The Mother and Baby Homes Commission of Investigation has sought its second one-year extension, before it will publish its final report.
It was due next month and was eagerly awaited by the aging survivors of the protestant homes, among them Bethany, not included in the 2002 redress scheme.
This is unacceptable and we demand resolution before we all die, unrecognised by the State.
The extension request does not surprise anyone and will be supported by Minister for Children, Katherine Zappone.
The route set out by then children’s minister, Dr James Reilly, in 2014, was focused on getting justice for mother-and-baby home survivors and he gave the impression that Bethany Home survivors deserved to be treated the same as Catholics had been treated in the 2002 redress scheme.
When the office passed to Zappone, the focus changed to the identification of the children who died in the Tuam mother and baby home.
Recognising elderly survivors before they die seems to have been forgotten.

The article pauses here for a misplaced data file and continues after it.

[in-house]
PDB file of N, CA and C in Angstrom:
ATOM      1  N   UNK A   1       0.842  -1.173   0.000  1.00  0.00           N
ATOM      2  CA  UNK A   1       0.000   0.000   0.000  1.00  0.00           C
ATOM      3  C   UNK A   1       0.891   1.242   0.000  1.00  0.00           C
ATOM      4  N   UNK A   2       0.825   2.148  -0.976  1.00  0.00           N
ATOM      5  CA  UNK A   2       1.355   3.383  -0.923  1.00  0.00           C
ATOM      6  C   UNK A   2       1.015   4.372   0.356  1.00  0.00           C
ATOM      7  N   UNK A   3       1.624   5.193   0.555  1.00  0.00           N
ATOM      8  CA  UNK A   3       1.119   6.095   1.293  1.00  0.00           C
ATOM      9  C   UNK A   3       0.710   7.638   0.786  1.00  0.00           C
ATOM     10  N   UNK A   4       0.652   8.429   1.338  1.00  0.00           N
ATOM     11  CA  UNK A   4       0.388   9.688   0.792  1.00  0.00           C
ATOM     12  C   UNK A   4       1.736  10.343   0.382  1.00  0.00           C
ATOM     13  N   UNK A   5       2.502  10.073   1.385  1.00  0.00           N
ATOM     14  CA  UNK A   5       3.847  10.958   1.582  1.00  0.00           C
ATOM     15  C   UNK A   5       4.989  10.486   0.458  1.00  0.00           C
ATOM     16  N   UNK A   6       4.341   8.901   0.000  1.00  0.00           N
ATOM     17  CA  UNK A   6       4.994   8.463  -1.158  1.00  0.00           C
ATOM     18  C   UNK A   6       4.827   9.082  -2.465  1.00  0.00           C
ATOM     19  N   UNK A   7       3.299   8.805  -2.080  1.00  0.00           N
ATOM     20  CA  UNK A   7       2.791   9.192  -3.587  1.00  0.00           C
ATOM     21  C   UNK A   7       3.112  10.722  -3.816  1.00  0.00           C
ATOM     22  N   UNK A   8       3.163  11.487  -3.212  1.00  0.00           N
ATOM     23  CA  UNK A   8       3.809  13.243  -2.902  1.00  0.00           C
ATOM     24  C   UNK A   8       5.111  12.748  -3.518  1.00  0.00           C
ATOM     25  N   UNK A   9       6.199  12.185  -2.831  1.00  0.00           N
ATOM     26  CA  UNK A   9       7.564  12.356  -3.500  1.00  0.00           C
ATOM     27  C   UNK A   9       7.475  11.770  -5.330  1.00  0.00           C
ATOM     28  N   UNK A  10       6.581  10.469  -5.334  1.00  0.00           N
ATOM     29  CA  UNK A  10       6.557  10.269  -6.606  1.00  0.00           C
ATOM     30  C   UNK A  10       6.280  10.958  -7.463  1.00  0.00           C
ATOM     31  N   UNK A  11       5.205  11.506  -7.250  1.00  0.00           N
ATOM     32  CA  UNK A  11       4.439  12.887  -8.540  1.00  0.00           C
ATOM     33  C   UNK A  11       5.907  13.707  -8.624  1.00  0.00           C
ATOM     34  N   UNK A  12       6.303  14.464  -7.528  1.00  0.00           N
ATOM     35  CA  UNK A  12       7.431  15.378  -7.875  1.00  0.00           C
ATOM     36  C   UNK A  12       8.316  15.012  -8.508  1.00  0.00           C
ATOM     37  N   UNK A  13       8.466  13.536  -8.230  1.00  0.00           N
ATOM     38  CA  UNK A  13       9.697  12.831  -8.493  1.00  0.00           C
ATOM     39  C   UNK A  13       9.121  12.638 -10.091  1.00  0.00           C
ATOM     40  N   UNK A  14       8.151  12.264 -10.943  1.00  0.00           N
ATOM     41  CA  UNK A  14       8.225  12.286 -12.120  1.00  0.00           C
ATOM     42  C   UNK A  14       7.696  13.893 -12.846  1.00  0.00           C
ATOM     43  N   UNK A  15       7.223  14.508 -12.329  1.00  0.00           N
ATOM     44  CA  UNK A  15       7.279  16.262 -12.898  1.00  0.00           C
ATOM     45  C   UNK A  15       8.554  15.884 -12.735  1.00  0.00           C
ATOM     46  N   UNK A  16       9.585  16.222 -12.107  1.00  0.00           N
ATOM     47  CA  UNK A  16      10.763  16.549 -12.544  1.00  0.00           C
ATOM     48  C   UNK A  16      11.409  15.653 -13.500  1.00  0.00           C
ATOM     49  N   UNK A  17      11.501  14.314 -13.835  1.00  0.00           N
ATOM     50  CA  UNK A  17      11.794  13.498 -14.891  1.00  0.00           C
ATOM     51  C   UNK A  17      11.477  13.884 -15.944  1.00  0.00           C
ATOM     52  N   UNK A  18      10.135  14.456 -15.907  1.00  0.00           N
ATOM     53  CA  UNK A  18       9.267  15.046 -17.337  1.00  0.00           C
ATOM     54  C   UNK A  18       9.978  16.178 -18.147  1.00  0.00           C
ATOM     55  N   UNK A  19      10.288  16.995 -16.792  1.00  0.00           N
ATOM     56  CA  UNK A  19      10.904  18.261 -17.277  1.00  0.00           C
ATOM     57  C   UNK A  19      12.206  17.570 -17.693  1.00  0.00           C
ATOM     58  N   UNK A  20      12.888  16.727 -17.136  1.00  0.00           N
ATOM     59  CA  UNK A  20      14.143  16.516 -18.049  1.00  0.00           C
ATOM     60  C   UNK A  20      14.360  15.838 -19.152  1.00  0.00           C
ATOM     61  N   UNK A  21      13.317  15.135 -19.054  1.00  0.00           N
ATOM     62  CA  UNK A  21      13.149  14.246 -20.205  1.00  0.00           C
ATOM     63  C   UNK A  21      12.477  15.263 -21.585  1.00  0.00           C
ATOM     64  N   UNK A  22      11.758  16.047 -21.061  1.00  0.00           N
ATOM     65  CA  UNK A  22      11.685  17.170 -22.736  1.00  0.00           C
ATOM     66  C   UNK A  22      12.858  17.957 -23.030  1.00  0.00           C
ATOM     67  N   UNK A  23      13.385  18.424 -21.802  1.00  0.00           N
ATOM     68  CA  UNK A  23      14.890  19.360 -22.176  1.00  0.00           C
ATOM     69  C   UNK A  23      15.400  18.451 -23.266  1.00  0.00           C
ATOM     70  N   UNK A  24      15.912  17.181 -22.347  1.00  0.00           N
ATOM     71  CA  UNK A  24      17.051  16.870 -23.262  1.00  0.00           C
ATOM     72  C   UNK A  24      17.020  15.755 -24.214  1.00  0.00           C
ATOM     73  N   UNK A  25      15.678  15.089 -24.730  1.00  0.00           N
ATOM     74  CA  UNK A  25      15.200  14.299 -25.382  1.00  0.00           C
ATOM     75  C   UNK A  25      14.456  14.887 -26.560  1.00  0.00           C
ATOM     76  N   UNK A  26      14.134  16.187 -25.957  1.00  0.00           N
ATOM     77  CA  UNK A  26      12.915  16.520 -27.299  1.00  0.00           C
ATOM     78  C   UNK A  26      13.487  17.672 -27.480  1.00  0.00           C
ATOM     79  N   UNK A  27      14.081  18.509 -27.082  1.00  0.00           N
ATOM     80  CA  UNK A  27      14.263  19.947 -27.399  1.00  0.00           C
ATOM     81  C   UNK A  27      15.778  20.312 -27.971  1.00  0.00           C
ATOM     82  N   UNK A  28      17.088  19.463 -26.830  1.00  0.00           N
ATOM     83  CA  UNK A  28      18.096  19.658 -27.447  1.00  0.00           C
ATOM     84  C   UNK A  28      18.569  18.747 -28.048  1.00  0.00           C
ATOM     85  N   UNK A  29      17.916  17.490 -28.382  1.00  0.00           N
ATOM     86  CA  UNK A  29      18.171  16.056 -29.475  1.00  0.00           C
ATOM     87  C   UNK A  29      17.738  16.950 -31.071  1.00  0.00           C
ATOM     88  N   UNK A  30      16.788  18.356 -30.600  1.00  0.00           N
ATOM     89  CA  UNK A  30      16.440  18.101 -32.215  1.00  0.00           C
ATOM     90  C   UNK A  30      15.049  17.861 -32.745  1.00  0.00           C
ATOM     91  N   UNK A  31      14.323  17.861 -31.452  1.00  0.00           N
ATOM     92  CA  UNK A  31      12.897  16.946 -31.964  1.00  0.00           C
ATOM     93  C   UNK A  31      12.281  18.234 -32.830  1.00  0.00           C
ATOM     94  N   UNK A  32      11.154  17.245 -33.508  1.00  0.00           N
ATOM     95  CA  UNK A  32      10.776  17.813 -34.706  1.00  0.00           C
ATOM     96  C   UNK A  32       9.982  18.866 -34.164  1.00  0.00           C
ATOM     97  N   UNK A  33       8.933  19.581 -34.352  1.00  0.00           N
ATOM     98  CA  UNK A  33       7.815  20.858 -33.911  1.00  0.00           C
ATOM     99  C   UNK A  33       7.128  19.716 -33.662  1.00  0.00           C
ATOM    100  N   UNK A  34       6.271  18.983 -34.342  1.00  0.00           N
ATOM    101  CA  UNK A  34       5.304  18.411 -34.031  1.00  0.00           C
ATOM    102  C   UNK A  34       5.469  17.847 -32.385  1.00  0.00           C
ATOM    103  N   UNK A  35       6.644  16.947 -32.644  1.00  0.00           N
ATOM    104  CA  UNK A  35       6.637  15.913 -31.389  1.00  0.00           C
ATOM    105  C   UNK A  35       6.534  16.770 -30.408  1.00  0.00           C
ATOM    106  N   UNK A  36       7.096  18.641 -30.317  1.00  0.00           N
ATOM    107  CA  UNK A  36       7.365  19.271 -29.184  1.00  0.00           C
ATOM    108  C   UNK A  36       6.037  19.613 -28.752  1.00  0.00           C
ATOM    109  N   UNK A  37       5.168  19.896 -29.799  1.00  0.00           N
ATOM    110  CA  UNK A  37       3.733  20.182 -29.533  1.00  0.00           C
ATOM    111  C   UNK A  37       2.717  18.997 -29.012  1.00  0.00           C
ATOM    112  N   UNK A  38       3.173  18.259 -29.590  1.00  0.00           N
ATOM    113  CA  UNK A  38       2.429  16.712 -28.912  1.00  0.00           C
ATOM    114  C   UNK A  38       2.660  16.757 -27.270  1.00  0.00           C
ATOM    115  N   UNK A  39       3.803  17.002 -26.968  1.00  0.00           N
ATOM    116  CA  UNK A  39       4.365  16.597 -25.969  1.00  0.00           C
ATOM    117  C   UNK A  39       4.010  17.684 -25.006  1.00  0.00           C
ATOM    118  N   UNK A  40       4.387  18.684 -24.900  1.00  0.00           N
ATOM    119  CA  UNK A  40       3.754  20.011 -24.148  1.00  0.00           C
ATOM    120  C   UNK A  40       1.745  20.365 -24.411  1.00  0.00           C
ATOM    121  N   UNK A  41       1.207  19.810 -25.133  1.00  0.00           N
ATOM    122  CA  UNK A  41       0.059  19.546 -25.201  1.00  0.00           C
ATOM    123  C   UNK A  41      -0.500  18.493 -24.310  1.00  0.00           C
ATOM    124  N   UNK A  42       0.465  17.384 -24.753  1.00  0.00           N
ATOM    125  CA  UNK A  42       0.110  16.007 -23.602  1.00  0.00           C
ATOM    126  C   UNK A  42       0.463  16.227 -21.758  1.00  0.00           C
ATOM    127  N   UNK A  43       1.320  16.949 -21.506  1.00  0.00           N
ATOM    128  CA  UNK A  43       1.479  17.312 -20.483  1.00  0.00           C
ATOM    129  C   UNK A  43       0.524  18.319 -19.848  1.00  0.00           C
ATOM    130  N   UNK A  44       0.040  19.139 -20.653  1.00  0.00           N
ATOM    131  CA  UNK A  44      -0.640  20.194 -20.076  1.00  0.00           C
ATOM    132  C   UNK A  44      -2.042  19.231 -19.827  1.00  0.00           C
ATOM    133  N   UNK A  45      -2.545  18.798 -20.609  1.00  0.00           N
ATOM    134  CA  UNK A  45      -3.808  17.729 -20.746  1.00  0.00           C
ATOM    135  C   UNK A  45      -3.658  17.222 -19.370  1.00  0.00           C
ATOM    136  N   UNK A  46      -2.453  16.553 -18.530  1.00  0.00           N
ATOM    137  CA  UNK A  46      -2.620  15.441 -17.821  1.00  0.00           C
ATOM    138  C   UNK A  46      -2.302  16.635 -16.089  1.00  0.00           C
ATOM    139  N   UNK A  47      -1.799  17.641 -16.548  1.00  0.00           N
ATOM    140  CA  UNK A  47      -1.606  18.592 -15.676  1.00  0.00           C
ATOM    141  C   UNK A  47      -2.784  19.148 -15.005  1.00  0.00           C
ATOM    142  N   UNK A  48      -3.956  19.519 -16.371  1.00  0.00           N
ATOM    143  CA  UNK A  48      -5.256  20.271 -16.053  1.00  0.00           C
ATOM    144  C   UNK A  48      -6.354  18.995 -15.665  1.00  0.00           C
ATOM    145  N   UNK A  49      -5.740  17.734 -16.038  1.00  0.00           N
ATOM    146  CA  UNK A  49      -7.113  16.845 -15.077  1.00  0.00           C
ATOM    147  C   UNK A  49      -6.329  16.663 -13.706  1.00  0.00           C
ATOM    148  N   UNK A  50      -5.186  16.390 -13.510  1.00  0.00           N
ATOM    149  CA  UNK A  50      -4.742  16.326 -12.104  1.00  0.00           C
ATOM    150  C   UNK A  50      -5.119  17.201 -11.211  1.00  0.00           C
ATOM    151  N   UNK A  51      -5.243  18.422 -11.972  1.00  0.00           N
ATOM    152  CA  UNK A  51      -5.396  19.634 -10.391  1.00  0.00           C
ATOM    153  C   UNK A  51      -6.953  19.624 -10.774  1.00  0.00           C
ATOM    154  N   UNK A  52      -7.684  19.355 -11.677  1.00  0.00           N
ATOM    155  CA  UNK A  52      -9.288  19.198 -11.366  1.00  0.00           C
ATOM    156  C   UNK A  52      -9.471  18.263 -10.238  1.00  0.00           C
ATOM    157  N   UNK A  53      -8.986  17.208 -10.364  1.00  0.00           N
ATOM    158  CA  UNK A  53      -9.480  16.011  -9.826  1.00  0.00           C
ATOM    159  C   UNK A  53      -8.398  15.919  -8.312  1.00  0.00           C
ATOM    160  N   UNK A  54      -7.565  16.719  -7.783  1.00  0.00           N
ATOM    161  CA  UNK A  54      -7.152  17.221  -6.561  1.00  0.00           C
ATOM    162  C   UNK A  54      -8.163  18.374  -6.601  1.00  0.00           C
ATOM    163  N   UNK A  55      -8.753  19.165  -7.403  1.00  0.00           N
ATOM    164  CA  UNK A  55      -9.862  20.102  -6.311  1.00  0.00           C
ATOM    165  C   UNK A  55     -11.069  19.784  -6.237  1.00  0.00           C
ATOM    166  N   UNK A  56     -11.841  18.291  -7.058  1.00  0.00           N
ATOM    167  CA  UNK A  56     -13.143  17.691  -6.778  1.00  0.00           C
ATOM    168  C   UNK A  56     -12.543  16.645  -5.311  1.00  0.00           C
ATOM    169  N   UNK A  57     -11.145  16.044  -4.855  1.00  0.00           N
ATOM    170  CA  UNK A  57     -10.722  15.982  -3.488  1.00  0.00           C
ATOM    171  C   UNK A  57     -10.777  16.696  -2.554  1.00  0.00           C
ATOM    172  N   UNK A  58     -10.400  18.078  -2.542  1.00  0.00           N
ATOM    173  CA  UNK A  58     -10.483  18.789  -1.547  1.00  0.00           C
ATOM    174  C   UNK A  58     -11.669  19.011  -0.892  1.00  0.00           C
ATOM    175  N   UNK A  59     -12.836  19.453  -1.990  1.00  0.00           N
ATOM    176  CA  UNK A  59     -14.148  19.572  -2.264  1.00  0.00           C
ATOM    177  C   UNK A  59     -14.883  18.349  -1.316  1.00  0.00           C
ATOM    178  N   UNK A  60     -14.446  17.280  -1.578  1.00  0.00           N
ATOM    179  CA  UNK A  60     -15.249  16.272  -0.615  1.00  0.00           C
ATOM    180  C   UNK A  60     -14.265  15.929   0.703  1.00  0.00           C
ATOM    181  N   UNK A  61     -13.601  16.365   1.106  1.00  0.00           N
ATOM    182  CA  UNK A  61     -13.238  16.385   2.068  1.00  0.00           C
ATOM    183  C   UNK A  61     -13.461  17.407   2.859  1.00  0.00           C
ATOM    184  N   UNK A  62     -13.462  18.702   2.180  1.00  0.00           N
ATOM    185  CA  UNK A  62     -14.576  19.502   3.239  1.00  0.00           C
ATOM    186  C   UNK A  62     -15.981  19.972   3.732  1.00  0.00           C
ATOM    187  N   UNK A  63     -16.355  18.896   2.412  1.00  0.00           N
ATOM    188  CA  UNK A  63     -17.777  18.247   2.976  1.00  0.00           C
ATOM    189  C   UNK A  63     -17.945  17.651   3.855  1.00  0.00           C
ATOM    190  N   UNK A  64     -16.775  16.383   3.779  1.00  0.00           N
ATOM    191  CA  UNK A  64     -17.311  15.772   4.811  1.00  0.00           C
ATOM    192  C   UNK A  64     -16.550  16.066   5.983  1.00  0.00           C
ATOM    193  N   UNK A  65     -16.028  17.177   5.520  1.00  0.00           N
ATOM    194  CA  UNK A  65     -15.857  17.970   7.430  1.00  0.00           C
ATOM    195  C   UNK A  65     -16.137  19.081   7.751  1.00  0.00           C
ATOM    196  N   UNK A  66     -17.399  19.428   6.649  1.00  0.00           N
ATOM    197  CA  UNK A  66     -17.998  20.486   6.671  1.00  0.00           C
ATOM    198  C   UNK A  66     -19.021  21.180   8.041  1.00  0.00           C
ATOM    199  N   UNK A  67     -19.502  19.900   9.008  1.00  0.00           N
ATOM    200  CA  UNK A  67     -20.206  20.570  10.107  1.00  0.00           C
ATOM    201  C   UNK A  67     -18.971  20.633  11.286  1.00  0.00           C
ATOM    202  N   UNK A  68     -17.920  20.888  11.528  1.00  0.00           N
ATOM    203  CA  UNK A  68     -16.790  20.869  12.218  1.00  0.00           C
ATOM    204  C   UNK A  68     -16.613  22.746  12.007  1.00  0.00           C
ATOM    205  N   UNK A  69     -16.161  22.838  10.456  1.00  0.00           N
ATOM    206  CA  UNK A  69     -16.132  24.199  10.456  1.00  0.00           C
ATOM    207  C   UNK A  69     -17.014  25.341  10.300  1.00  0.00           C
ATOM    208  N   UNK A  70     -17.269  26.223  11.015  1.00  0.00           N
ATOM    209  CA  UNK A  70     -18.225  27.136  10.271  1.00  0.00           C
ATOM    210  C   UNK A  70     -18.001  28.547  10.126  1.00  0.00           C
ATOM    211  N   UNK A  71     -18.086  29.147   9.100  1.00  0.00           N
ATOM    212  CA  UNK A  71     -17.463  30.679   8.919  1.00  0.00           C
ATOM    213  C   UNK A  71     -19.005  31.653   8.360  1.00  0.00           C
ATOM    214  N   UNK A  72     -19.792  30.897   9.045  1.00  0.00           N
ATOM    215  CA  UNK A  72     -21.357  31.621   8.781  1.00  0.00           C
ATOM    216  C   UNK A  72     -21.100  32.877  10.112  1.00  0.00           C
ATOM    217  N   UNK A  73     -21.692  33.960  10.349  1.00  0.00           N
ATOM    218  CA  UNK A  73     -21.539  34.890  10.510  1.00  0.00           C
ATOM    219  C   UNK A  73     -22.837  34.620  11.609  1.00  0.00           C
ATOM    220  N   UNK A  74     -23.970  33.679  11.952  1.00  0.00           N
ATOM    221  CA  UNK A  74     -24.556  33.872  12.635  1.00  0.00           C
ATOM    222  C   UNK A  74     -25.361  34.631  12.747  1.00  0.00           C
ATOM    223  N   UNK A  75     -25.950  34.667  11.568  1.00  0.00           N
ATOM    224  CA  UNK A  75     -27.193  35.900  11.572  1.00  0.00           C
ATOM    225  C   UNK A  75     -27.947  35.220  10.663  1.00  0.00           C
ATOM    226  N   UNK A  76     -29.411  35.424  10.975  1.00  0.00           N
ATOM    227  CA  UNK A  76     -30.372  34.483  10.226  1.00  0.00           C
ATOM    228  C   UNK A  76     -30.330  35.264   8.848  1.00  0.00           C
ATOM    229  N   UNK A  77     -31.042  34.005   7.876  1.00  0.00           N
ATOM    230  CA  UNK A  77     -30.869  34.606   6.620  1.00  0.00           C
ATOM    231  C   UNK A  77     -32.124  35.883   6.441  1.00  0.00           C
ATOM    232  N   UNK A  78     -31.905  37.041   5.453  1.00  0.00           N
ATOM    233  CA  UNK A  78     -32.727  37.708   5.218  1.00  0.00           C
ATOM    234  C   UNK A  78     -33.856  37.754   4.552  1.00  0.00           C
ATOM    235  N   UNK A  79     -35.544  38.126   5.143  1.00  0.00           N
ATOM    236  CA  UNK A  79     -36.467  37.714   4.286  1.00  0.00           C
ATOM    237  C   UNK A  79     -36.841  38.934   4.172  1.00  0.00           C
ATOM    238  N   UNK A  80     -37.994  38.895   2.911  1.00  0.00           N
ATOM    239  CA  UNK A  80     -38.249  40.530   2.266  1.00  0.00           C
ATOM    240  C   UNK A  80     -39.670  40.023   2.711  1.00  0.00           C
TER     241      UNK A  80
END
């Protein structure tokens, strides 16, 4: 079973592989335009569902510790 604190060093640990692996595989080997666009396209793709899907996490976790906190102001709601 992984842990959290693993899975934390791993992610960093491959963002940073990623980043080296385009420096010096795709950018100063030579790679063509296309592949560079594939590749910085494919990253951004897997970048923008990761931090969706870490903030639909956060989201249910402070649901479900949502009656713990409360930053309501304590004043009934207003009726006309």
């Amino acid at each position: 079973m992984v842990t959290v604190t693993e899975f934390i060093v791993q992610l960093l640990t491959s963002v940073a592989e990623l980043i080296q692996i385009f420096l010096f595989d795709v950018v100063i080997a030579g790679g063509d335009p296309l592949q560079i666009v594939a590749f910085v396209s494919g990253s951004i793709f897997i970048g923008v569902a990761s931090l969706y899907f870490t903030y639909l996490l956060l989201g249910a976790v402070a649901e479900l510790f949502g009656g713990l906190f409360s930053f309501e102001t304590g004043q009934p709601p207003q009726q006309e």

The commission then refocused on a separate agenda of identifying the remains found in the Tuam mother and baby home, while aging survivors of the Protestant homes are ignored.
The scientific identification of all remains at Tuam will take years.
And what about the hundreds of other unmarked graves around the country?
The commission has a massive amount of work to do in identifying the many thousands of children buried in unmarked graves, but this should not delay the recognition of survivors.
Judge Yvonne Murphy, chairperson of the commission, said in 2016 that Bethany Home survivors should have been included in the 2002 redress scheme. This did not happen — why?
The Bethany Home Survivors’ Group requests that the Taoiseach replace Zappone and include the Bethany Home Survivors in a redress scheme.